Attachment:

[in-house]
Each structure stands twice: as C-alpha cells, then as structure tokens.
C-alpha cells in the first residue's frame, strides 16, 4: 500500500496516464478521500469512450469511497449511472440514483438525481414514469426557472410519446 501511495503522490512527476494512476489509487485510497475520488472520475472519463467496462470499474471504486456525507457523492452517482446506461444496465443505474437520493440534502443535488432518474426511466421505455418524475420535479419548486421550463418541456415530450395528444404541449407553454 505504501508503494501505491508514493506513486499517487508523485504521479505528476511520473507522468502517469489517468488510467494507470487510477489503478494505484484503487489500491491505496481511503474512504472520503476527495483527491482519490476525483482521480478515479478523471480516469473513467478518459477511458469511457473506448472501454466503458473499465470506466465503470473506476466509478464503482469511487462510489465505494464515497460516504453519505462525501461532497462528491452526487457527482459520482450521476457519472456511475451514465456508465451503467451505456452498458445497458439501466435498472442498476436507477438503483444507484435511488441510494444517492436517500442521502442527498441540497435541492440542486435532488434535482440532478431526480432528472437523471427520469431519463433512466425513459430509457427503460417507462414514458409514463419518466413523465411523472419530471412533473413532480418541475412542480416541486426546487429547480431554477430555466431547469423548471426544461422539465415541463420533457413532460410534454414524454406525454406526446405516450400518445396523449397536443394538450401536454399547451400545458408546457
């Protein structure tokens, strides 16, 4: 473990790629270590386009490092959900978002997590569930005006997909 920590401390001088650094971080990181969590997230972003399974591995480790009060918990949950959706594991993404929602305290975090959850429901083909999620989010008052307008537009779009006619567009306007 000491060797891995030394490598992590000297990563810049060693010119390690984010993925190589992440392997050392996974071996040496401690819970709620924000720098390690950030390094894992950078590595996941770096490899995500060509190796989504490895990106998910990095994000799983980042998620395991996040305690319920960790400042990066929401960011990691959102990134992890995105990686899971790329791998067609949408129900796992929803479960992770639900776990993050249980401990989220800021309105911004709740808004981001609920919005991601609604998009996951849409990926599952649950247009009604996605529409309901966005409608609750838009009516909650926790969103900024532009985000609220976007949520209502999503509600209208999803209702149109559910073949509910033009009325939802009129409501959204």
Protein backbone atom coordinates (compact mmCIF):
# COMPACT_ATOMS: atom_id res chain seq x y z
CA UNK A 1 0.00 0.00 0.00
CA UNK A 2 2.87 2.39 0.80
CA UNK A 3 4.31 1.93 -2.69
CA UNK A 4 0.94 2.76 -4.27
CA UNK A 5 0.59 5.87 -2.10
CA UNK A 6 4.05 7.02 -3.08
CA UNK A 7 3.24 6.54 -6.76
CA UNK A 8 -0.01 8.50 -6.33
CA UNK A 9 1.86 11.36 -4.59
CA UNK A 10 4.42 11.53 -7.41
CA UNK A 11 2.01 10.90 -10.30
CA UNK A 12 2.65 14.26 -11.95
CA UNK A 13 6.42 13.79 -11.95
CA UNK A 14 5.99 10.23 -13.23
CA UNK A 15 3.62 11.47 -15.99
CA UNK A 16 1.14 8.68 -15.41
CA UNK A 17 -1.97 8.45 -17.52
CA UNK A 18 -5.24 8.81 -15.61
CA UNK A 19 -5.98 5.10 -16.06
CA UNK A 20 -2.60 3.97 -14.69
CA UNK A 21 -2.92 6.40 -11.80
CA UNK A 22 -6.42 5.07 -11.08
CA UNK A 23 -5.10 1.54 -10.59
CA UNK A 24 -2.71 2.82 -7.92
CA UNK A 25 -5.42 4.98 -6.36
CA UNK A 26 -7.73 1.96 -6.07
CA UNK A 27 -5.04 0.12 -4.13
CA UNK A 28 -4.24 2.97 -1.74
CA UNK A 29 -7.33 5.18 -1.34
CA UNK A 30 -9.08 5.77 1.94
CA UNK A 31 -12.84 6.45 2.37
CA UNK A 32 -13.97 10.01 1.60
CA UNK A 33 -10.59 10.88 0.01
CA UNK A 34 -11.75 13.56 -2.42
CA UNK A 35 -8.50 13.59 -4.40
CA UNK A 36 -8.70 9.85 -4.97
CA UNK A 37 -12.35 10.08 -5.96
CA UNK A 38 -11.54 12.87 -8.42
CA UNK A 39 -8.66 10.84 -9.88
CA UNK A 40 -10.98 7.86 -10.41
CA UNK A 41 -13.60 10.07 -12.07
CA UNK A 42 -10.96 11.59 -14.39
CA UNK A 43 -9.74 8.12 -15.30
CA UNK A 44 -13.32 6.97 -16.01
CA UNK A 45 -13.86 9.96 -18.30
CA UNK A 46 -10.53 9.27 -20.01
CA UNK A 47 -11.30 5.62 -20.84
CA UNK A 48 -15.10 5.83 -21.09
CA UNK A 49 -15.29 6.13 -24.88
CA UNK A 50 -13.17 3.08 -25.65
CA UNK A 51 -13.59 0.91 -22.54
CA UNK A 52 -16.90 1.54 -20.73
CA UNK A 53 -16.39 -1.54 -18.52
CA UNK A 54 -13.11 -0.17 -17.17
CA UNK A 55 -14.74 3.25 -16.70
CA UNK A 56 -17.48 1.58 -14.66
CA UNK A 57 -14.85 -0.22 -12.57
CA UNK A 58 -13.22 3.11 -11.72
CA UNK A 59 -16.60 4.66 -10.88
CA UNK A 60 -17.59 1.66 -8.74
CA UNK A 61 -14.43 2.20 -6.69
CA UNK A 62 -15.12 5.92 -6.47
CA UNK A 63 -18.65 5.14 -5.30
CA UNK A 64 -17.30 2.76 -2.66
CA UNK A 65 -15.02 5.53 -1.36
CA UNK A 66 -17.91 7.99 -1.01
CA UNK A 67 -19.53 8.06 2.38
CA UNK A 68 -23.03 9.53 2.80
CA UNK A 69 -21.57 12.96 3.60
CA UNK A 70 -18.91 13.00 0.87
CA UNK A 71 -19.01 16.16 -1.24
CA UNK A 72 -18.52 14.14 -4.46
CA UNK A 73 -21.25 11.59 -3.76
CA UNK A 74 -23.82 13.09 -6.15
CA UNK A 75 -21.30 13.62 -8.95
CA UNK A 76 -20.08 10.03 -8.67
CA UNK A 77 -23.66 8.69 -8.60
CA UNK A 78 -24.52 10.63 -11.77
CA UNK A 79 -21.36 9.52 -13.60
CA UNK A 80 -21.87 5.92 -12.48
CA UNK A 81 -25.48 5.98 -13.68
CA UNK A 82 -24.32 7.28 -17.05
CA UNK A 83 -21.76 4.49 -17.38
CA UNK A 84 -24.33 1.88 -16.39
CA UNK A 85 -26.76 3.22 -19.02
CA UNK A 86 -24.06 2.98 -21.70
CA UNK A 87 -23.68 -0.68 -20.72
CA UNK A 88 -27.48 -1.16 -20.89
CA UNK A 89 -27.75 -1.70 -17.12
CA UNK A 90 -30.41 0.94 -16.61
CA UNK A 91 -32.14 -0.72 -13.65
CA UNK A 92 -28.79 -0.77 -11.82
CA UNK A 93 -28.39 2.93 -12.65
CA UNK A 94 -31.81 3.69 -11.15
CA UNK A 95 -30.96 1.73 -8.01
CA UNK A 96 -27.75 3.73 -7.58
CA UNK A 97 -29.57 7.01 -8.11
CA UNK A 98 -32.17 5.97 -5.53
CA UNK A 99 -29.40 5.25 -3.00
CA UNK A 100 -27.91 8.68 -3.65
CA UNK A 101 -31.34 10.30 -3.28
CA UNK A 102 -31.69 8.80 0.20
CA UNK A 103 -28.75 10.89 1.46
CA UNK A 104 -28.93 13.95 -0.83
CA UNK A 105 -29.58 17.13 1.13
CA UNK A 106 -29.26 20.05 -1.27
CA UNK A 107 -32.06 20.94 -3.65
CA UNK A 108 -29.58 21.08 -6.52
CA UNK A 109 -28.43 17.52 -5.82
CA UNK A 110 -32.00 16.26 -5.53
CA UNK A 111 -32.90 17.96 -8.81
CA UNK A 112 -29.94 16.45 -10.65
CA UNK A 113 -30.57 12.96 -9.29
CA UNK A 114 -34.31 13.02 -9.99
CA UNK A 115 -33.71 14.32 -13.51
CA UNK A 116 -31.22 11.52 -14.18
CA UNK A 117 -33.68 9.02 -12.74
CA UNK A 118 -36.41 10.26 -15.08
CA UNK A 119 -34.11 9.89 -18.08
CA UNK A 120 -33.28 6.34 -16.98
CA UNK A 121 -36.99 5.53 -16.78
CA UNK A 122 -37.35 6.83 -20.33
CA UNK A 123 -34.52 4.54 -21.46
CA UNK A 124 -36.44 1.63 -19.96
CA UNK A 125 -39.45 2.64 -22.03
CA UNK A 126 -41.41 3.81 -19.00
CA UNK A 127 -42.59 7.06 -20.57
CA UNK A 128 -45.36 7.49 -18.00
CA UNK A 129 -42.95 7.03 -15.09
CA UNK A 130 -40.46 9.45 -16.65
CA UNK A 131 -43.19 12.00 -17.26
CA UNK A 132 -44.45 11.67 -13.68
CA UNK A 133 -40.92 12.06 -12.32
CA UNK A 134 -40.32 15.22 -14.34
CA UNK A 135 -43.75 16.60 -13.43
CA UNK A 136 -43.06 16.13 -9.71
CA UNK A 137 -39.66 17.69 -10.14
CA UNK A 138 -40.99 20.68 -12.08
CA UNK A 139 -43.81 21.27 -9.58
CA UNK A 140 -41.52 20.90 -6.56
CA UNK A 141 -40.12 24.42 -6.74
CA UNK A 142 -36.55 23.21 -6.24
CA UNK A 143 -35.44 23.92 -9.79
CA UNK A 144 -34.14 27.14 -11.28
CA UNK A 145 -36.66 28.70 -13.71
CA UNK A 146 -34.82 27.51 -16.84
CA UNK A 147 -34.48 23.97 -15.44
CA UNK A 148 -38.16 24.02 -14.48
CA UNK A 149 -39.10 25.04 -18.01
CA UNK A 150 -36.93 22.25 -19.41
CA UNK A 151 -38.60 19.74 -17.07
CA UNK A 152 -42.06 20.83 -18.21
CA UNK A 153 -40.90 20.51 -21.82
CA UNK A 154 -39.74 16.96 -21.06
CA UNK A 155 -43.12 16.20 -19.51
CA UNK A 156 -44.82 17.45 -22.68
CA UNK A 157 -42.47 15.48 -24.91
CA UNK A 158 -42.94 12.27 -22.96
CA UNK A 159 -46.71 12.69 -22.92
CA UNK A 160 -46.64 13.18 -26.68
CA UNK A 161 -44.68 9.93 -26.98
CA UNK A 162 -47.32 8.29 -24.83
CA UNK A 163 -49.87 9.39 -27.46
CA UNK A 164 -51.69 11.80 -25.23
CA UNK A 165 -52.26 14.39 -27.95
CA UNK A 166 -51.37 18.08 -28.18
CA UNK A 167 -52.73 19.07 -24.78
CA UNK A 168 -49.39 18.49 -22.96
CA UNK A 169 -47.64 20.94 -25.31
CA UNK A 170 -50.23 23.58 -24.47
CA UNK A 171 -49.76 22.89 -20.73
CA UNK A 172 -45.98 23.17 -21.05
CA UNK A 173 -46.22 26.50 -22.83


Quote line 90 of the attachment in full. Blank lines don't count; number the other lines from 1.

CA UNK A 84 -24.33 1.88 -16.39